Recently, there has been some controversy over who is the majors record holder in the Senior PGA Championship. What defines a major championship has always been fluid, and susceptible to change. For example, “majors” originally consisted of The Open Championship and The Amateur Championship, both held in Britain, along with the U.S. Open and the U.S. Amateur. This evolved to eventually become the Masters, the U.S. Open, the Open Championship and the PGA Championship. A debate on what defines a major has carried over into the Senior PGA Championship.
Gary Player Believes he is the Record Holder
Bernhard Langer recently won the Senior PGA Championship, giving him his ninth major victory on the Senior Tour. This broke Jack Nicklaus’ previously-held record of eight major victories on the tour. However, Gary Player believes he is the co-owner of the record. Player won the Senior Open Championship in 1988, 1990, and 1997. At the time, the Senior Open Championship wasn’t considered a major. It didn’t receive official major status until 2003.
Players argument, as laid out to Golf Digest, is that “every tournament has to start somewhere, and then it evolves. The Masters in 1934 wasn’t what it would become, but every player who has won it is recognized as a major winner.”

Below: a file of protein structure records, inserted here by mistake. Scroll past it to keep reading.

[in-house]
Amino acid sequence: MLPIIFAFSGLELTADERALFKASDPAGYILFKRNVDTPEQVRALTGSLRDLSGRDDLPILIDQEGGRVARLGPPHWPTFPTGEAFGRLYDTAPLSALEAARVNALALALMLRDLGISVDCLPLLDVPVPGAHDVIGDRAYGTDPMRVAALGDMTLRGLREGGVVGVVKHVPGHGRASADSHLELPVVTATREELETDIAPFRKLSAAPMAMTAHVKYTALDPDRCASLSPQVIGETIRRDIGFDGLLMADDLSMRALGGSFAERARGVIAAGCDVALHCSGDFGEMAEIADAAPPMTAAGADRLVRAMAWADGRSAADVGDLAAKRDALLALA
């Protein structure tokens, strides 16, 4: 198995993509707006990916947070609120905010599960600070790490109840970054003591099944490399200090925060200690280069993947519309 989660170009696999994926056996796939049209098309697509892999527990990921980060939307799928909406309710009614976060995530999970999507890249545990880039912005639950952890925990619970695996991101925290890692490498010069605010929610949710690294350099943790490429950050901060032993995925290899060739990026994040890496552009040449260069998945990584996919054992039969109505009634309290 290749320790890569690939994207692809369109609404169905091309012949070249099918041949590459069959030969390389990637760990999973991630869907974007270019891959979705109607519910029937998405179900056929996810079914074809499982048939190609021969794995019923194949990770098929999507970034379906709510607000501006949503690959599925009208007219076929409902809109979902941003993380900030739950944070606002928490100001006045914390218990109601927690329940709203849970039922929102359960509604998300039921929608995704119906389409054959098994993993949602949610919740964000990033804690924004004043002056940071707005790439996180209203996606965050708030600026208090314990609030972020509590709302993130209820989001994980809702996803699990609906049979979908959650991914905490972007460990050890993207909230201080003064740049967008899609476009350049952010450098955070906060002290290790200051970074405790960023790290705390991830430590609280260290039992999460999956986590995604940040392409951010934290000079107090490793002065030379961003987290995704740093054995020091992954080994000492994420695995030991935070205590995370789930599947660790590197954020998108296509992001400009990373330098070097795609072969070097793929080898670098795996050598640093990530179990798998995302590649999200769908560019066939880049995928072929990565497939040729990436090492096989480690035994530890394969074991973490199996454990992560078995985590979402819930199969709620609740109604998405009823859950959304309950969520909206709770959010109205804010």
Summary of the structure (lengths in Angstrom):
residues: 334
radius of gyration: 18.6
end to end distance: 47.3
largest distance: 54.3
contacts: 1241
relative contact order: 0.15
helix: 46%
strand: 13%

Player tweeted, “The entire ‘golf world’ recognize my 3 Senior British Open victories. Why not the PGA Tour and Champions Tour in the USA?”
Player’s argument may be irrelevant soon. If Langer can win at the U.S. Senior Open, beginning June 29, it will be his third straight major of the year, and 10th overall, putting him one ahead of Player’s own unofficial count.
Jack Nicklaus Chimes in
Nicklaus posted on Facebook after Langer broke his record. He wrote,
“Congratulations Bern! What a great win! I have always said that records are made to be broken, and congratulations on your ninth senior major. Now that you have won nine, go win some more and make the record harder to beat.”
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